But, as Salon's Farhad Manjoo reported, the reality is different. To begin with, records show that Dr. Blackburn was often absent from the Council meetings. In fact, she missed over half of them. More damning, not one Council member -- even those who agree with Dr. Blackburn's opinions on stem cell research -- would confirm her version of the Council or its chairman. Several went so far as to "praise" Kass's management. And indeed, the Council reports that come under special criticism from Dr. Blackburn, Beyond Therapy and Monitoring Stem Cell Research, read as reasoned, informative critiques of the state of the art of bioscience and the ethical questions that the science sparks. There is nothing in either paper about how to raise children. There is no favor given to adult stem cell research over embryonic stem cell research. The papers even respectfully acknowledge disagreements among Council members. From Monitoring Stem Cell Research:

"At the same time, all discussion in this area suffers from a persistent background tension. The stakes are high, or seem so, to many of the discussants, and there is much politicking involved. As noted earlier, opponents of embryo research try to tout the virtues of adult stem cells, because they regard their use as a morally permissible alternative. Proponents, for their part, often find it tempting to disparage or downplay all adult stem cell studies and to emphasize instead what they believe to be the superior potential of embryonic stem cells for successful future therapeutic use. Navigating between these tendencies in search of the full truth can be daunting, and few people are altogether immune to the partial but seductive calls from the scientific or moral side they prefer."

So what, exactly, is Dr. Blackburn's beef? Is it just sour grapes at being denied continued tenure on the Council? Or is it that she can not tolerate any views other than her own? Kass told Salon that "only on one point did we not accept Dr. Blackburn's own suggestions for change: Dr. Blackburn wanted the scientific chapter to issue in a political conclusion, namely, that we now know that embryonic stem cells are more valuable than adult stem cells. But we felt that the scientific evidence to date makes such a conclusion premature at best." And in a telling footnote in the stem cell monograph, some discordance peeks through:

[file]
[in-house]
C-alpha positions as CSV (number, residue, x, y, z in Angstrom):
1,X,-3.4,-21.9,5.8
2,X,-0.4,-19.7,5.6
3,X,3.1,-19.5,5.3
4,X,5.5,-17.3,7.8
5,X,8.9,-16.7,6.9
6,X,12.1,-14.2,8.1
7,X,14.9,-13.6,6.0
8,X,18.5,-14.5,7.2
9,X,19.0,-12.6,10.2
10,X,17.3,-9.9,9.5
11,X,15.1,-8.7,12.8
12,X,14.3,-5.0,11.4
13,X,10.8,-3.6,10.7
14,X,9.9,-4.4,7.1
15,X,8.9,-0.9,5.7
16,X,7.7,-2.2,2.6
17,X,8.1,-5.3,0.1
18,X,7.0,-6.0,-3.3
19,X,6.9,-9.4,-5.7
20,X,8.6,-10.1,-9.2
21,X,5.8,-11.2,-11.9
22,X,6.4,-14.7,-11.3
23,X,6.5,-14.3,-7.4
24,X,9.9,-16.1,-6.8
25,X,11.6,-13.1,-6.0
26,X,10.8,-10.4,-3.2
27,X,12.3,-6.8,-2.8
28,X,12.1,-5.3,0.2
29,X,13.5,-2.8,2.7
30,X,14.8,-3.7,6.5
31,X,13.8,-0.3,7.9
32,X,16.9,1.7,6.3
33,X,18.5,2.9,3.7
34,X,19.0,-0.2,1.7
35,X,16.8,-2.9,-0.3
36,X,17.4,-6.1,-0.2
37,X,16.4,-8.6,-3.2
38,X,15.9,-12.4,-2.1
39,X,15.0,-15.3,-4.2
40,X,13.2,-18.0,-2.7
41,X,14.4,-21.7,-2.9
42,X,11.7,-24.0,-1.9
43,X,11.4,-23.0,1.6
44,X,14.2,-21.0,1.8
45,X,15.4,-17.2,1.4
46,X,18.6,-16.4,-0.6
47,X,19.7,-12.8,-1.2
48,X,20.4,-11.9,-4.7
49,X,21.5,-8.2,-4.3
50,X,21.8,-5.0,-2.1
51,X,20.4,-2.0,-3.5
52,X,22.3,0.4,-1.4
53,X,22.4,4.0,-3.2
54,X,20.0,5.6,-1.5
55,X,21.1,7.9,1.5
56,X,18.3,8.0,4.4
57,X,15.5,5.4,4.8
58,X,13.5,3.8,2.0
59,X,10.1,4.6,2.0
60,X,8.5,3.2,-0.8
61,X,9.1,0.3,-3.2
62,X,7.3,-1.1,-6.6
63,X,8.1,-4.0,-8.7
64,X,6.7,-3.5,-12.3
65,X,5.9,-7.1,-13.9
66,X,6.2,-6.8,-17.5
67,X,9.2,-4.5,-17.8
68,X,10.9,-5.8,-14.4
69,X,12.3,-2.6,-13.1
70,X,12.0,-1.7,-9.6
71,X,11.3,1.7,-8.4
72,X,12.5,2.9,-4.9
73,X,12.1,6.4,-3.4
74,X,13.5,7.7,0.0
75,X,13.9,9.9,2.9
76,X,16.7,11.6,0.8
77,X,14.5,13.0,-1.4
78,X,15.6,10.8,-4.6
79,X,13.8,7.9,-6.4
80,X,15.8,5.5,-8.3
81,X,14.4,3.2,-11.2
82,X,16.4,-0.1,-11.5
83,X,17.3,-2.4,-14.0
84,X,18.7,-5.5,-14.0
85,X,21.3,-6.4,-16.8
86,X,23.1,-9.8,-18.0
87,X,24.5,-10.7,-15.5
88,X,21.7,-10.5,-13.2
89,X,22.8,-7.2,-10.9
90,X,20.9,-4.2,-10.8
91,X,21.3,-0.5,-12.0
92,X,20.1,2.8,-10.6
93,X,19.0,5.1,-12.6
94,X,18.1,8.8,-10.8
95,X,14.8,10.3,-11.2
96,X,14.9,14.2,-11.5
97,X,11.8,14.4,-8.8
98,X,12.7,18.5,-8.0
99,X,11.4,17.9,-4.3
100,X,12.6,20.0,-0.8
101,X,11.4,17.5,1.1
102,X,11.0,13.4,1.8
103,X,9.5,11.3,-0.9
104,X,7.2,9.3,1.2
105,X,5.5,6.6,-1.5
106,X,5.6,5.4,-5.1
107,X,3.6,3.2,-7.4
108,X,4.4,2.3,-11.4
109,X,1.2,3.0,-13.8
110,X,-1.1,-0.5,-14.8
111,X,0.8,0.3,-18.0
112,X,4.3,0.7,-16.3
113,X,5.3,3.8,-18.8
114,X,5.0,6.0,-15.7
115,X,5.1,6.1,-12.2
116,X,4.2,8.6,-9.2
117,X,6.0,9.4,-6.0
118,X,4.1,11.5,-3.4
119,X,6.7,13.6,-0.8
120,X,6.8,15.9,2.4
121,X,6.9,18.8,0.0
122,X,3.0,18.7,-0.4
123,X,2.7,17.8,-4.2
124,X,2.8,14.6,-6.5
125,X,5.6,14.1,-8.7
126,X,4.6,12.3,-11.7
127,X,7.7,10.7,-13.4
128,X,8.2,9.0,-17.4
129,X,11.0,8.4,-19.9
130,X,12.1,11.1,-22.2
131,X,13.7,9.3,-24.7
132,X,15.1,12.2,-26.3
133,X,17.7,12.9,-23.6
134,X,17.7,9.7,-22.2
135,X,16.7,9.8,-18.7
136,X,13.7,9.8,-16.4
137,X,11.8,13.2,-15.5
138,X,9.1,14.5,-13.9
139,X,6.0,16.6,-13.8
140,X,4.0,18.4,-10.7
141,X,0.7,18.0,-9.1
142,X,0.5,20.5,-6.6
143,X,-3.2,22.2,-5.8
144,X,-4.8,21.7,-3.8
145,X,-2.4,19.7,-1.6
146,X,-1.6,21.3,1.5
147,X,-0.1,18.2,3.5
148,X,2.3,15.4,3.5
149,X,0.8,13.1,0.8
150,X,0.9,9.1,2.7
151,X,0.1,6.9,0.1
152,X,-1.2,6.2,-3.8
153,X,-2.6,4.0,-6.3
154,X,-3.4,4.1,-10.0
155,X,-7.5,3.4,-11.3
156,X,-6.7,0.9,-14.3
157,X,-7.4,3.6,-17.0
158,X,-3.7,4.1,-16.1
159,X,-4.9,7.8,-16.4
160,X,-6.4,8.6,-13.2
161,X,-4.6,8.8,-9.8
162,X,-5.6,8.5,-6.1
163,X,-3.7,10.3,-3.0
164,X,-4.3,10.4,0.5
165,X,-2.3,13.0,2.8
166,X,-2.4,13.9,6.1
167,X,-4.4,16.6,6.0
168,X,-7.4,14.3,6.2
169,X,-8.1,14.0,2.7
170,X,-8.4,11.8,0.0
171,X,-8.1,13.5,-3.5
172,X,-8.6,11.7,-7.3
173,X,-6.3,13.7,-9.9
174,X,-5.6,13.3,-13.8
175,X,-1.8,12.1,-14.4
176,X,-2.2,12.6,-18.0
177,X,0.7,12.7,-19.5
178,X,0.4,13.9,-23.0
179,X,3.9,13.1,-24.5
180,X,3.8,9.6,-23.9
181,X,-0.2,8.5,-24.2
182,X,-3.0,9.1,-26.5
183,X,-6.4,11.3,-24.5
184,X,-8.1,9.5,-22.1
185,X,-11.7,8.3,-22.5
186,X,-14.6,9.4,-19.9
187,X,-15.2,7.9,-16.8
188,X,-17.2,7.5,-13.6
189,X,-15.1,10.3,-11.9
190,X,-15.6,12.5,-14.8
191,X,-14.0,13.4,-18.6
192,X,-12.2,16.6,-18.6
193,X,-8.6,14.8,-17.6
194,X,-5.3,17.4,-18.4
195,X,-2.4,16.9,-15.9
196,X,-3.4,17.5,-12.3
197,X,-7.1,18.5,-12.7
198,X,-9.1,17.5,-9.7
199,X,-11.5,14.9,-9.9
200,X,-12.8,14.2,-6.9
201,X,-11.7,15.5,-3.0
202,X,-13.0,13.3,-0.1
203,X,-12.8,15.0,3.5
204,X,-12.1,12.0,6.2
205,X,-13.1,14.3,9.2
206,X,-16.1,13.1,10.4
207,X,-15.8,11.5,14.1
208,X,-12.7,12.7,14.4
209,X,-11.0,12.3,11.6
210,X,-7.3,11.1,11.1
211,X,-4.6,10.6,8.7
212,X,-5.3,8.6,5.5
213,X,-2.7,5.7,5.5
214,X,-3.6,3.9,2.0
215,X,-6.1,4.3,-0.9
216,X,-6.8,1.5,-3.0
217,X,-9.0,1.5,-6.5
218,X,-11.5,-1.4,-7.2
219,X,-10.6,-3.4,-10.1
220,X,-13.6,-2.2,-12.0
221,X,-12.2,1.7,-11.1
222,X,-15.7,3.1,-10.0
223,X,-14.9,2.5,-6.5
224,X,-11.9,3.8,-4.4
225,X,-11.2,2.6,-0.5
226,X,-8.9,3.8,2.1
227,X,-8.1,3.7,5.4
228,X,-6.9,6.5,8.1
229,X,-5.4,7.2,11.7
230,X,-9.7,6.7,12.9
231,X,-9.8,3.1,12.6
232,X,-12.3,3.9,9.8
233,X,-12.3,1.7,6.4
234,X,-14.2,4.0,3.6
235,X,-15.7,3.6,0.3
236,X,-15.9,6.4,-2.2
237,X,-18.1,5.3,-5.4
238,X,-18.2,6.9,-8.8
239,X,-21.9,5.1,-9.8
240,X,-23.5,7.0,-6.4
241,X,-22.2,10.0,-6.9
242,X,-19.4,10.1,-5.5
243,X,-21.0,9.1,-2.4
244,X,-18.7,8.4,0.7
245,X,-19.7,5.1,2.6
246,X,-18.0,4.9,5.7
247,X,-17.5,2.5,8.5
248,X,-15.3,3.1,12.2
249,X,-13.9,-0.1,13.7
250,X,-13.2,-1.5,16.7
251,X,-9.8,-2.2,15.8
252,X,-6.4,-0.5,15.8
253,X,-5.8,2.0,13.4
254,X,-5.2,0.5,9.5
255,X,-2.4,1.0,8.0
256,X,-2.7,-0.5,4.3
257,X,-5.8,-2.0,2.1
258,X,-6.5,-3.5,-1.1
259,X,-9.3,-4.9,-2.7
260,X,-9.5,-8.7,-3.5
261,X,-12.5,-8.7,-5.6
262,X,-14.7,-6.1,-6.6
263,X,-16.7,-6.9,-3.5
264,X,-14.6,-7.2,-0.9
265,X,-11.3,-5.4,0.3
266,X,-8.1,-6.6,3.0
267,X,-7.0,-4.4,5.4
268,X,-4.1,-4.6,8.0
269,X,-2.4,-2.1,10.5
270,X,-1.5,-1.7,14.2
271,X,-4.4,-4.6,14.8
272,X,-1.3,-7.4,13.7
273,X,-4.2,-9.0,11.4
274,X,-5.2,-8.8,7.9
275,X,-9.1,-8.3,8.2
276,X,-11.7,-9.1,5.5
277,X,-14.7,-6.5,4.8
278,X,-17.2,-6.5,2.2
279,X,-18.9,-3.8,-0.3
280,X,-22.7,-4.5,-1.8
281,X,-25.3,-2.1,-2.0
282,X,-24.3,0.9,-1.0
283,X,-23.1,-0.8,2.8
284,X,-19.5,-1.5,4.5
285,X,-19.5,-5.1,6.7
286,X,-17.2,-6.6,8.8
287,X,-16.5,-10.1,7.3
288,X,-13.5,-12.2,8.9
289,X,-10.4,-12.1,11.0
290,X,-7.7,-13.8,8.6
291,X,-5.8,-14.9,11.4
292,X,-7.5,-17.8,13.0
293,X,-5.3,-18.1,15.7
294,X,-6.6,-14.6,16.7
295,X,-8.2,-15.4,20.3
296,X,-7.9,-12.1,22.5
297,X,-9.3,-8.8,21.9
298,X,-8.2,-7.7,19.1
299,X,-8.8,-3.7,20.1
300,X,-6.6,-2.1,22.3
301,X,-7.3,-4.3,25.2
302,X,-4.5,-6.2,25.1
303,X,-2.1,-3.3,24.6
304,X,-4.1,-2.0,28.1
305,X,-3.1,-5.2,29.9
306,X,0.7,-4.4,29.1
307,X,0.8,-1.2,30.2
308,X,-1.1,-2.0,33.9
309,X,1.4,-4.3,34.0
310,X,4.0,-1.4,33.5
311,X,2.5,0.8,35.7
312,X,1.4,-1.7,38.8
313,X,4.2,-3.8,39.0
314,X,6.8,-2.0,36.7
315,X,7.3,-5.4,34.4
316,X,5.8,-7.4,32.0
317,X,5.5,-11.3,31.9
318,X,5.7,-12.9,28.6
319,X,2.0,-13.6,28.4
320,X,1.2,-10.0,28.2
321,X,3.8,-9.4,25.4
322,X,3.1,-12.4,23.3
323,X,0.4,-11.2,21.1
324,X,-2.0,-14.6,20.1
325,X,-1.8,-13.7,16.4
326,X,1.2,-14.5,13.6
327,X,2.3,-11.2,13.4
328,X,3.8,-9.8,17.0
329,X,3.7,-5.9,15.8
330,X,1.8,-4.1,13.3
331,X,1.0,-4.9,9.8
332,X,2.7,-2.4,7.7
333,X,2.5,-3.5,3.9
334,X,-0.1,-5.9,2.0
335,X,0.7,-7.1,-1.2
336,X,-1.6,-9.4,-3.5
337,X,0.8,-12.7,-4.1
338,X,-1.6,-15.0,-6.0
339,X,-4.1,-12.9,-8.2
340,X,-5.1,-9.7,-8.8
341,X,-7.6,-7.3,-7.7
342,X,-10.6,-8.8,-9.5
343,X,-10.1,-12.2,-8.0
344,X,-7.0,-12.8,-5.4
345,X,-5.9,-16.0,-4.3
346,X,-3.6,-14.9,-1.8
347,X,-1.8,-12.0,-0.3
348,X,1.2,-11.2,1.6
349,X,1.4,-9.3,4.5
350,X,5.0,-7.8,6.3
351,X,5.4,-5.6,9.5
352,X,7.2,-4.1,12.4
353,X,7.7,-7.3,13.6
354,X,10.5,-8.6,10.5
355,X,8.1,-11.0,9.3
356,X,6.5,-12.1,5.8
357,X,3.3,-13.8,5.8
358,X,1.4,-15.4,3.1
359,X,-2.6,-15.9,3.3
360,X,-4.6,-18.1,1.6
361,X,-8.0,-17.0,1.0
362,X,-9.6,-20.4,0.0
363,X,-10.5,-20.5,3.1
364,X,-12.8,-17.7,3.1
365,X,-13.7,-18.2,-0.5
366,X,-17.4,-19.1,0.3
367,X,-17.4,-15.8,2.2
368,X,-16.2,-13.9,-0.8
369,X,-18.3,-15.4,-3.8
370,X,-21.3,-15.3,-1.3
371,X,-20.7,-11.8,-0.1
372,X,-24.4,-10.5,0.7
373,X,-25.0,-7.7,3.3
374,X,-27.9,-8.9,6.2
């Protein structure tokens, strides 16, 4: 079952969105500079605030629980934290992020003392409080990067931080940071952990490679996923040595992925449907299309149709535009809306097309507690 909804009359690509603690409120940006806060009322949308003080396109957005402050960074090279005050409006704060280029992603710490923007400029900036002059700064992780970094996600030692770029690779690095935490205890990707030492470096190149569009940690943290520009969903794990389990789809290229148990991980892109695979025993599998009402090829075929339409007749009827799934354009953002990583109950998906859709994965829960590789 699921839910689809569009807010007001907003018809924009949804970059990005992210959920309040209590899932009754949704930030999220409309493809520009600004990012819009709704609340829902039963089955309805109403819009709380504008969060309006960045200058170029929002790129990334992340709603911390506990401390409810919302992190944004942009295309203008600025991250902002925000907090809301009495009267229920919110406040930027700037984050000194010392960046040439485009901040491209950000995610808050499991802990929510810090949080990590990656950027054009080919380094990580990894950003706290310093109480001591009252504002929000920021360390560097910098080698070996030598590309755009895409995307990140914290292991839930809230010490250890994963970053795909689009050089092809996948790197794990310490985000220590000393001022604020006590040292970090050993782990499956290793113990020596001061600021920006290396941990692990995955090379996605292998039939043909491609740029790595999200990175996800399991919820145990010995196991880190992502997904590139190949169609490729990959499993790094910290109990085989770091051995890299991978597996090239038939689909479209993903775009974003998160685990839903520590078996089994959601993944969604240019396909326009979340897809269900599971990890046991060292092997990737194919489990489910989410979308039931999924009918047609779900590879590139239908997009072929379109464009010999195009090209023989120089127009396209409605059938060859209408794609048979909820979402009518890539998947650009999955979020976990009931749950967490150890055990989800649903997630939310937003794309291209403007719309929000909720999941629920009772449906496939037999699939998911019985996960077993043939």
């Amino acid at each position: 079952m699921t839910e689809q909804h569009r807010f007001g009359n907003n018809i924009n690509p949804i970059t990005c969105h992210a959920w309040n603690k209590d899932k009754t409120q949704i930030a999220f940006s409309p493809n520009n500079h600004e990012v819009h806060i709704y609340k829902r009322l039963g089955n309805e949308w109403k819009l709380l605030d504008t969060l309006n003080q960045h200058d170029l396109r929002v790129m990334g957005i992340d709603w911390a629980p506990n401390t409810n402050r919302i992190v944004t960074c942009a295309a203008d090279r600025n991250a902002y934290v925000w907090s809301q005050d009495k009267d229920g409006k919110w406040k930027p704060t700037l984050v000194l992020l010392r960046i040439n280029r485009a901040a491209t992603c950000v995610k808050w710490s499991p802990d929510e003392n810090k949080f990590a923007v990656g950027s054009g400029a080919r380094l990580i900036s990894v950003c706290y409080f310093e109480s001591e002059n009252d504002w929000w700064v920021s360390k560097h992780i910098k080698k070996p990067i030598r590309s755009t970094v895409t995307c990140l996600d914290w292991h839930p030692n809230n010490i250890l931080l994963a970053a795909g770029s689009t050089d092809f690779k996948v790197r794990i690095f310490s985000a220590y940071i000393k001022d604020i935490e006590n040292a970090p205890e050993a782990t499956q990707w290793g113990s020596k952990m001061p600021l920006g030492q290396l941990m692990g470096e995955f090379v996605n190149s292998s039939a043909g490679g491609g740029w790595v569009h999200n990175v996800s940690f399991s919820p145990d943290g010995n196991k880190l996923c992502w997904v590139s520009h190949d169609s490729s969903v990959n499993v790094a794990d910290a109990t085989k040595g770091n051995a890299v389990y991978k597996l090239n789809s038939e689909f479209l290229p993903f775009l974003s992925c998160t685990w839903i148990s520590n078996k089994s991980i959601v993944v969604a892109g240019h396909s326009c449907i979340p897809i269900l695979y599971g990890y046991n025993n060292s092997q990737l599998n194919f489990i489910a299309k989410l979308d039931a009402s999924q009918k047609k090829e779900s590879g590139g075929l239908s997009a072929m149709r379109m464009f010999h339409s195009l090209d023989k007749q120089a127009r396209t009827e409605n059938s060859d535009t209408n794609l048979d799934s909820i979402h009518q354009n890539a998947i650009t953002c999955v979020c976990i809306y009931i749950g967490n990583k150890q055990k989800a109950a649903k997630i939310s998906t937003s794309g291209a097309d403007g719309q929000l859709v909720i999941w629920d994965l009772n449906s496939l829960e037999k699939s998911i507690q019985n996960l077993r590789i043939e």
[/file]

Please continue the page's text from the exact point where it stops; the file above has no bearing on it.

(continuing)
"Nearly all Members of this Council recognize, as we said in our report Human Cloning and Human Dignity, that 'all parties to this debate have something vital to defend, something vital not only to themselves but also to their opponents in the debate, and indeed to all human beings..."

In the context of Dr. Blackburn's dismissal and subsequent scornful vengeance, that "nearly all" speaks volumes.

The mission of the Bioethics Council is to inquire into "the human and moral significance of developments in biomedical and behavioral science and technology", to "explore specific ethical and policy questions related to these developments, and to "provide a forum for a national discussion of bioethical issues." Such a task requires open minds and respectful discourse. Judging from all objective evidence, the Council appears to be fulfilling that mission. As another Council member, Rebecca Dresser, a professor of law at Washington University told Salon, "This has been the most interesting intellectual experience I have ever had. That's because it's so diverse in terms of moral views and related political views."

Unfortunately for some minds, that kind of diversity of views and opinions is just too rich a banquet.

Sydney Smith is a family physician who has been in private practice since 1991. She is board certified by the American Board of Family Practice, and is a Fellow of the American Academy of Family Practice. She is the publisher of MedPundit. She recently wrote for TCS about Health Care for the Little Guy.